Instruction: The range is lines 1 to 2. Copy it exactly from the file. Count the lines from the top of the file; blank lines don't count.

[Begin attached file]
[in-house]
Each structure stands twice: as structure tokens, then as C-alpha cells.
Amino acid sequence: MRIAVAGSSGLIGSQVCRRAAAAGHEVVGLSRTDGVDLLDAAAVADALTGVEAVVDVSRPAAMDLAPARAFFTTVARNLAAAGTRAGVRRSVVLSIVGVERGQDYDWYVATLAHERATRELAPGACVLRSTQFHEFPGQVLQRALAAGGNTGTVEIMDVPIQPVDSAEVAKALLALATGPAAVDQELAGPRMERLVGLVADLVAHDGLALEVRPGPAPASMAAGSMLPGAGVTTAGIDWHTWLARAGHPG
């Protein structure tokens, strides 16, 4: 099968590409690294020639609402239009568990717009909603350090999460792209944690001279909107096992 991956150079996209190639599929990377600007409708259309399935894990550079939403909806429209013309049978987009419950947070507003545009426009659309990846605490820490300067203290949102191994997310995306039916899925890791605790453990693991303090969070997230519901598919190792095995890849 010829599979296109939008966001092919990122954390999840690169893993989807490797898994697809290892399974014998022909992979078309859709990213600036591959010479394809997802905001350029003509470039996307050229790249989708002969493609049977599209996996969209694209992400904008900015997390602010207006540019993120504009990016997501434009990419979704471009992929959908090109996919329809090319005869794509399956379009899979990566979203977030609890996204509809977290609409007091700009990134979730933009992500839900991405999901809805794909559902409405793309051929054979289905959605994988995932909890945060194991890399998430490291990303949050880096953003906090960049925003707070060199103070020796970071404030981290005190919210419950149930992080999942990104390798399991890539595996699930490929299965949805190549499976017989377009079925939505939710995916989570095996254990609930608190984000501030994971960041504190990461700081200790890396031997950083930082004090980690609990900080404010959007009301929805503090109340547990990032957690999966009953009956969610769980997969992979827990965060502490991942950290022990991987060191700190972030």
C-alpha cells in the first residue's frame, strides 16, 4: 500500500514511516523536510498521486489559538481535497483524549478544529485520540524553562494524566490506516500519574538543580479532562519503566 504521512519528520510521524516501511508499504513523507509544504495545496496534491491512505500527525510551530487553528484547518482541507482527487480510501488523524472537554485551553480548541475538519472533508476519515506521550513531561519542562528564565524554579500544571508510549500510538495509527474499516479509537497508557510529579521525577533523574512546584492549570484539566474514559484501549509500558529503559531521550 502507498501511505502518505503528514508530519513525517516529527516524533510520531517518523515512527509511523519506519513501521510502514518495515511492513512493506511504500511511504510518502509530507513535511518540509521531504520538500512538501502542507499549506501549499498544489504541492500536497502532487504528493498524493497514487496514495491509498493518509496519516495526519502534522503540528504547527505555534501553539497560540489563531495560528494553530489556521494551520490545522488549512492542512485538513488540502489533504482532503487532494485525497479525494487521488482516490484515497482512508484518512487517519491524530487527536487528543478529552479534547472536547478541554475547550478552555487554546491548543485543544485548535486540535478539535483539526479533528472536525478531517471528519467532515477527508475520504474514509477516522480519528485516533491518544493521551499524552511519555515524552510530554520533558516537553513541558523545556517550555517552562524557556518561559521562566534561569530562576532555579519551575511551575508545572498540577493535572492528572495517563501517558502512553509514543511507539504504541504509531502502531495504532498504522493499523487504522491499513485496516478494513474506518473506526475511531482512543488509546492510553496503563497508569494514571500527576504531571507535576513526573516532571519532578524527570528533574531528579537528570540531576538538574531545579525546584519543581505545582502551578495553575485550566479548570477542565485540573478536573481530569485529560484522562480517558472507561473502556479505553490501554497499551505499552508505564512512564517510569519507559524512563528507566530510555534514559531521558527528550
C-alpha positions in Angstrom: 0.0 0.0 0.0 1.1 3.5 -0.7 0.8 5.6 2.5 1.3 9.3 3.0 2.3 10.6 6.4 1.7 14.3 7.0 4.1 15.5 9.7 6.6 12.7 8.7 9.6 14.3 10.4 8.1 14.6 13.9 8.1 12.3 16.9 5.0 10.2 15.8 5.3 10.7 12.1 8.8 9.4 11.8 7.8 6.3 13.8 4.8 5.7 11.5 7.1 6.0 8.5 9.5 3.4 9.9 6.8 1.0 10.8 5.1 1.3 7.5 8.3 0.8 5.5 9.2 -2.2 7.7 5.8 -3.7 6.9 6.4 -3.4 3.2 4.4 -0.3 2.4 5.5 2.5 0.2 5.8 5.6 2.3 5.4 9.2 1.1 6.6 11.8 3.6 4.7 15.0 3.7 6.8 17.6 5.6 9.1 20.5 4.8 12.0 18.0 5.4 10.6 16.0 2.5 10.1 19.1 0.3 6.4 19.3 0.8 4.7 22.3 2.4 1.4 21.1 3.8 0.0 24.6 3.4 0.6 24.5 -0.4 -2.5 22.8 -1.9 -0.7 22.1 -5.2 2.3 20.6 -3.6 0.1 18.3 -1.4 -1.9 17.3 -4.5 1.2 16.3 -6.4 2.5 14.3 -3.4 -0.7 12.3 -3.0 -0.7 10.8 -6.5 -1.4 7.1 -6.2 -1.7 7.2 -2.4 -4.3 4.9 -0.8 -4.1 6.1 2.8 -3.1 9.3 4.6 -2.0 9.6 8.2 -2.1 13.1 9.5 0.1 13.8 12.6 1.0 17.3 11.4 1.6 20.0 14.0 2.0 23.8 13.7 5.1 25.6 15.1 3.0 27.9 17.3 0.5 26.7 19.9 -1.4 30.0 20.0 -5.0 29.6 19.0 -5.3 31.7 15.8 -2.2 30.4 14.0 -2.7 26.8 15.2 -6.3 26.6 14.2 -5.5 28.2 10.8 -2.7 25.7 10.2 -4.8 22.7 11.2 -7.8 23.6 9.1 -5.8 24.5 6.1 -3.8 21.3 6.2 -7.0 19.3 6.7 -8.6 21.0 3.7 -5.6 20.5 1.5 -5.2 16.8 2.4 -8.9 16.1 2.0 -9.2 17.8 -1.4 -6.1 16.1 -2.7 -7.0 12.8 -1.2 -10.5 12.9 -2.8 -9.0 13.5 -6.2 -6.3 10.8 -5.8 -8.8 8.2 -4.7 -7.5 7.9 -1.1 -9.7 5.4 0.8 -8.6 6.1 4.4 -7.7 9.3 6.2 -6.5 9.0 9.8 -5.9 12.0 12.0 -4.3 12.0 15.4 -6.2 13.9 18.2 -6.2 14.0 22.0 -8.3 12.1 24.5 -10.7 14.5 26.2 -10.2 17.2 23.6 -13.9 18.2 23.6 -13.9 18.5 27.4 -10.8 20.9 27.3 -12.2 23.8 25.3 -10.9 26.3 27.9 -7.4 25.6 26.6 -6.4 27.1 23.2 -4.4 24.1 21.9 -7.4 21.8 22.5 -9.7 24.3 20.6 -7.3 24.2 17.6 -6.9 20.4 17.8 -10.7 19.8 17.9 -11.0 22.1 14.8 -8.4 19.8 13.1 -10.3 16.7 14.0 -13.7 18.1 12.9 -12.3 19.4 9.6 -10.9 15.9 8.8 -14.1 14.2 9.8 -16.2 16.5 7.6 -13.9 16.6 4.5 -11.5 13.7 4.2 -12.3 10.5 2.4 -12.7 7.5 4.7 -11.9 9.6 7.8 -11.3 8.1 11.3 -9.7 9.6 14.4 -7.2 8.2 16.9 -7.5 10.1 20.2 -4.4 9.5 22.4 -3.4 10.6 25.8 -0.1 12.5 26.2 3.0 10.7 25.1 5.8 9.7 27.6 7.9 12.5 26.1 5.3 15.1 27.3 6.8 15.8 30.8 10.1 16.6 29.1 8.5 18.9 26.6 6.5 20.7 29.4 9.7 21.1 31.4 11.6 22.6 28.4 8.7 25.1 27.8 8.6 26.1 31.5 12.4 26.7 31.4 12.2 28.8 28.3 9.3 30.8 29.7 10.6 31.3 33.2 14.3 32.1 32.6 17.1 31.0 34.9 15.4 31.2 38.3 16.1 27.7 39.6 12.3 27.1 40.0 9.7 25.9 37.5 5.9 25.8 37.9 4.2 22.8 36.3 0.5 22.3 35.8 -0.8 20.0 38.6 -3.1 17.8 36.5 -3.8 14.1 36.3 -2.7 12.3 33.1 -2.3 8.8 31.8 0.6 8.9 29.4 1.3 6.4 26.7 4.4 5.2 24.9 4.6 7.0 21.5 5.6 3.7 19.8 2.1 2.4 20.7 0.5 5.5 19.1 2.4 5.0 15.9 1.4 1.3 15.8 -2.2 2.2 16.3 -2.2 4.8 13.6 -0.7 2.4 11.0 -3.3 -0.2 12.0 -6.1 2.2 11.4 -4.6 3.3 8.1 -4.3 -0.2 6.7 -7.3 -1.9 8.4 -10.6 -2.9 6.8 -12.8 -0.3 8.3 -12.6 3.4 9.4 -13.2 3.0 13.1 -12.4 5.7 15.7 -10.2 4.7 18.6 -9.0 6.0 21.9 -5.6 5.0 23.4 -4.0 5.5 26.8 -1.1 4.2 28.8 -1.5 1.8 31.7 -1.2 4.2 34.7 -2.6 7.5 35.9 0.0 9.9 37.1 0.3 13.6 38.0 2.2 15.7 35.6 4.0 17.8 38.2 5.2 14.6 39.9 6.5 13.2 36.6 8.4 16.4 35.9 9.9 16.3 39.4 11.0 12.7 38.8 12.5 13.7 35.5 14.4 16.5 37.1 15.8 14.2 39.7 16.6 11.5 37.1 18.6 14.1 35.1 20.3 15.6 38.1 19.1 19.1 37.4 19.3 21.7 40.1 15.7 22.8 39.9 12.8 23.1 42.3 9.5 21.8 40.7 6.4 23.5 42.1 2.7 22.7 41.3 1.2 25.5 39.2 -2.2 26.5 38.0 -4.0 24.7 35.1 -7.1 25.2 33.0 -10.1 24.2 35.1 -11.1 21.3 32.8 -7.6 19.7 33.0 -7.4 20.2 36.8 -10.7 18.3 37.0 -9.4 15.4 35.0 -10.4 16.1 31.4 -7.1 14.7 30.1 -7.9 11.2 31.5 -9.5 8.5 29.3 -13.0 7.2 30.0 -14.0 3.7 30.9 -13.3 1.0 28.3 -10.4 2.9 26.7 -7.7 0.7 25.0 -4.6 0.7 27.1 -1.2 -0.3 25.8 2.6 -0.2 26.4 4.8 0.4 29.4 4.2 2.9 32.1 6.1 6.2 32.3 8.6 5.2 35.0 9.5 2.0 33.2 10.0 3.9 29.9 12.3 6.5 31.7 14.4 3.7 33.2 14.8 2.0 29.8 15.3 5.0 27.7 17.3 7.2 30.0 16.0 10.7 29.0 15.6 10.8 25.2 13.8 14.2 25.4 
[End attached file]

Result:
[in-house]
Each structure stands twice: as structure tokens, then as C-alpha cells.